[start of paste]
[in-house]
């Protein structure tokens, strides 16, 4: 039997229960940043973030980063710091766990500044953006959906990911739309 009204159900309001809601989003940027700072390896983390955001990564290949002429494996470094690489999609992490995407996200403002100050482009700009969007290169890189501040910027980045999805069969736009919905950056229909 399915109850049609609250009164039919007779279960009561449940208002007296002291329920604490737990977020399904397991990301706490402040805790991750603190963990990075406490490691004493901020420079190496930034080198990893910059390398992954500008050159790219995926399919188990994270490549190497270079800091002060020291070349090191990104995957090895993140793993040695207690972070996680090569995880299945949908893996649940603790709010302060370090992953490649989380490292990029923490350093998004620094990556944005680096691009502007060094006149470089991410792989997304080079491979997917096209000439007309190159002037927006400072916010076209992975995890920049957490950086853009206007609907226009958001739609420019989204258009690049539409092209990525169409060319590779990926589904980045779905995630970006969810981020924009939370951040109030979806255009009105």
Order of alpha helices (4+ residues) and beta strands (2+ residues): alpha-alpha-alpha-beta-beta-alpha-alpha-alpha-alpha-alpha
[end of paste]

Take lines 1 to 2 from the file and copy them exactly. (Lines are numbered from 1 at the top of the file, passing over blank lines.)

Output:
[in-house]
């Protein structure tokens, strides 16, 4: 039997229960940043973030980063710091766990500044953006959906990911739309 009204159900309001809601989003940027700072390896983390955001990564290949002429494996470094690489999609992490995407996200403002100050482009700009969007290169890189501040910027980045999805069969736009919905950056229909 399915109850049609609250009164039919007779279960009561449940208002007296002291329920604490737990977020399904397991990301706490402040805790991750603190963990990075406490490691004493901020420079190496930034080198990893910059390398992954500008050159790219995926399919188990994270490549190497270079800091002060020291070349090191990104995957090895993140793993040695207690972070996680090569995880299945949908893996649940603790709010302060370090992953490649989380490292990029923490350093998004620094990556944005680096691009502007060094006149470089991410792989997304080079491979997917096209000439007309190159002037927006400072916010076209992975995890920049957490950086853009206007609907226009958001739609420019989204258009690049539409092209990525169409060319590779990926589904980045779905995630970006969810981020924009939370951040109030979806255009009105």